// At the end, we divide the number of hidden blue faces by the number of showing blue faces, and that's our probability.

touch_start(integer total_number)
{
llOwnerSay("Hang on a sec!");
integer i;
integer count = 100000;
integer blueShowing;
integer blueHidden;
float card;
float prob;

for(i=0;i<count;i++)
{
card=llFrand(6);
if(card>=3)
{
blueShowing++;
if(card>=4)
{
blueHidden++;
}
}
}
llOwnerSay("Out of "+(string)count+" random attempts.");
llOwnerSay((string)blueShowing+" blue faces were drawn.");
llOwnerSay((string)blueHidden+" of those had hidden blue faces.");
prob = (float)blueHidden/(float)blueShowing;
llOwnerSay((string)(prob*100)+"%");
}
}```

Wanna see the answer?

• Make a wooden cube
• Create a new script in it
• Copy the script code above
• Select all the text in the script you just created (Cmd-A/Ctrl-A)
• Paste the copied code into the script
• Click "Save"
• Wait for "Ready!" in chat
• Touch the cube
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6 minutes ago, Madelaine McMasters said:

Wanna see the answer?

• Make a wooden cube
• Create a new script in it
• Copy the script code above
• Select all the text in the script you just created (Cmd-A/Ctrl-A)
• Paste the copied code into the script
• Click "Save"
• Wait for "Ready!" in chat
• Touch the cube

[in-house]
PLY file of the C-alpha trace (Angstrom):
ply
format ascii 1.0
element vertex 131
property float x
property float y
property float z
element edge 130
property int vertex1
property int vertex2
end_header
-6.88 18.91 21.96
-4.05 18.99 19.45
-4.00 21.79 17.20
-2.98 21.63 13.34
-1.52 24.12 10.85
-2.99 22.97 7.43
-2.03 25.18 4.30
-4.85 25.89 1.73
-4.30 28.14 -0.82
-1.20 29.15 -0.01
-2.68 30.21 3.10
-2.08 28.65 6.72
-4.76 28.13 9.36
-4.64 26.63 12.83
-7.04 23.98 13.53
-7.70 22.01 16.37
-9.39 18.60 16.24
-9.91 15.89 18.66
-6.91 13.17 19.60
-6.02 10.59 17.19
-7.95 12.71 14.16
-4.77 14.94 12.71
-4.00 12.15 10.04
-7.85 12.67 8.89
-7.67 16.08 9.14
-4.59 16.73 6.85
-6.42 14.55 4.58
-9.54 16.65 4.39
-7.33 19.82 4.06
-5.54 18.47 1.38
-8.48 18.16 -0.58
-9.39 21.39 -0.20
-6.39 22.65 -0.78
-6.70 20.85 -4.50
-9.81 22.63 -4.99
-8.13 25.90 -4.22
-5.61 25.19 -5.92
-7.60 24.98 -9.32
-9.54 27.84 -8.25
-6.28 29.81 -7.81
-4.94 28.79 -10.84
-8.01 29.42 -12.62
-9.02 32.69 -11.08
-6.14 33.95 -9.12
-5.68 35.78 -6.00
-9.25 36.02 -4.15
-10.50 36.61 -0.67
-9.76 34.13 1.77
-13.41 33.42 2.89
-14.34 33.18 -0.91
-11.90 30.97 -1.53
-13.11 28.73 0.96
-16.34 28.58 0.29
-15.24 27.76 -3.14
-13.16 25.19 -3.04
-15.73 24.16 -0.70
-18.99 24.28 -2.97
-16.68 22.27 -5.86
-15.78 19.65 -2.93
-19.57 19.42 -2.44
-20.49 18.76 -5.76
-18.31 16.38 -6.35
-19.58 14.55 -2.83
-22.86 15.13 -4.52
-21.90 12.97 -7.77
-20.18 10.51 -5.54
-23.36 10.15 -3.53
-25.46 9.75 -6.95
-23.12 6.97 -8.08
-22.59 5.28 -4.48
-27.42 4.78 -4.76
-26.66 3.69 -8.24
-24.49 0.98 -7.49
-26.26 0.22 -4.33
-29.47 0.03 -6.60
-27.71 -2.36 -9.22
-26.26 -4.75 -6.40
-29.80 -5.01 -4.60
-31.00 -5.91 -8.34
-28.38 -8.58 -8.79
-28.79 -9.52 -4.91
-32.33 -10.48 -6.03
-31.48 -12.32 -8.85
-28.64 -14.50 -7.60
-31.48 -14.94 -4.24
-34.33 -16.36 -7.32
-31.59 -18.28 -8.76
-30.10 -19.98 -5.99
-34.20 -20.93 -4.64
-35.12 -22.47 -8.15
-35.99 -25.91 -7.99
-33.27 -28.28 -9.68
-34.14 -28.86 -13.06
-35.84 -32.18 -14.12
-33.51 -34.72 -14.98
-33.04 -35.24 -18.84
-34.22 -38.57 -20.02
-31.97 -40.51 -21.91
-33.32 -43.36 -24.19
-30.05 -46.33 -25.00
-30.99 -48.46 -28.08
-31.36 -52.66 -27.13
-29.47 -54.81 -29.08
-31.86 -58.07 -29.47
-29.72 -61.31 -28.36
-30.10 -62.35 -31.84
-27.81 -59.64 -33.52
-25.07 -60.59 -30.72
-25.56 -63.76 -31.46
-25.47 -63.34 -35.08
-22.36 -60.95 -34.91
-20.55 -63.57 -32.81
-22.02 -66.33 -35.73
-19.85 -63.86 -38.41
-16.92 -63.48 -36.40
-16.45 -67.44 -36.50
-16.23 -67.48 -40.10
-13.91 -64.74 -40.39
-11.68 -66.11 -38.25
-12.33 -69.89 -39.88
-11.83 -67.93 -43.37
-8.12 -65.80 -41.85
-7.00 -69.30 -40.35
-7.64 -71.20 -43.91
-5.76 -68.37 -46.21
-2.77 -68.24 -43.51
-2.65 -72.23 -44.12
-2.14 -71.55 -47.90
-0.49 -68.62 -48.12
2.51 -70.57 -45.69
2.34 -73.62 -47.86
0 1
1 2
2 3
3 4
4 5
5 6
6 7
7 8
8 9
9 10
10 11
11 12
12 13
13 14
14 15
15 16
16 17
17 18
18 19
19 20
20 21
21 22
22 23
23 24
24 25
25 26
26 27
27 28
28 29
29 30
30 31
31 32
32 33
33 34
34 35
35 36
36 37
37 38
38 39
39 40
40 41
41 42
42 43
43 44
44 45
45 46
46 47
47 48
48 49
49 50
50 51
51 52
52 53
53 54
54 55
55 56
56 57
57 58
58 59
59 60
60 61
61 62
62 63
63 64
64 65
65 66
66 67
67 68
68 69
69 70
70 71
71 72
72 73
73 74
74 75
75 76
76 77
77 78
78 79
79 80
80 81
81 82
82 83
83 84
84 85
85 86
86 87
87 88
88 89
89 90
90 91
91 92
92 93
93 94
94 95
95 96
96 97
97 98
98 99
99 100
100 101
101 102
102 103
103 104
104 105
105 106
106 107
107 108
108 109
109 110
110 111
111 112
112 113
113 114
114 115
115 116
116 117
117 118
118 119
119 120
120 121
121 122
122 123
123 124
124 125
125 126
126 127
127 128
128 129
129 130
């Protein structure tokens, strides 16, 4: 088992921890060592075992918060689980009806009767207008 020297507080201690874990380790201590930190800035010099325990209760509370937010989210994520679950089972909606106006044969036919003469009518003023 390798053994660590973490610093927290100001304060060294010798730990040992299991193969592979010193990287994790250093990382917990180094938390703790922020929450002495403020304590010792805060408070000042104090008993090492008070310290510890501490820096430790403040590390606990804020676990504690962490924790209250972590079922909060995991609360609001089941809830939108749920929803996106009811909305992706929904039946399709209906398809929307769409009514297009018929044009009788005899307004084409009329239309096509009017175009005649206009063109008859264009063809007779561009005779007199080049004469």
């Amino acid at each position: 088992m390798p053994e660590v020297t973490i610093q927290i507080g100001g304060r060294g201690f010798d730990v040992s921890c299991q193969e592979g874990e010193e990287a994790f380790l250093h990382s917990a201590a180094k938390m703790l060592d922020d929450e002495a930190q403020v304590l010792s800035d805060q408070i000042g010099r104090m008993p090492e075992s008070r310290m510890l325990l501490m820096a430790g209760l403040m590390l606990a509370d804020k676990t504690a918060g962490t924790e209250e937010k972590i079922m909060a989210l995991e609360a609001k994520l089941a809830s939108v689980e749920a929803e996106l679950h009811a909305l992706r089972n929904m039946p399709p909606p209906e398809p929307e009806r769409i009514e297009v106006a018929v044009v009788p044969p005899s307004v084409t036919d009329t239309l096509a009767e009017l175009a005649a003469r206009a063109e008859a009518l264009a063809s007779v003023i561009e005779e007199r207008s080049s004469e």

That is sooooooo cheating.

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5 minutes ago, Scylla Rhiadra said:

That is sooooooo cheating.

People will argue whether the answer is 1/2 or 2/3, depending on how they define the initial conditions of the experiment. Molly already rejected the probability my script will report.

Don't I at least get credit for using SL to show my work?

Edited by Madelaine McMasters
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Just now, Madelaine McMasters said:

People will argue whether the answer is 1/2 or 2/3, depending on how they define the initial conditions of the experiment.

I get that.

Will the scripted cube do the arguing for us?

Isn't that what technology is for?

(I love labour -- and argument -- saving devices!)

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trivial, 2/3

there are 3 possible cases for a blue card up (each is as likely as the others) we can exclude the 3 cases of red side up

1. top of bicoloured card
2. top of full blue card
3. bottom of full blue card

in 2 of 3 cases the bottom is also blue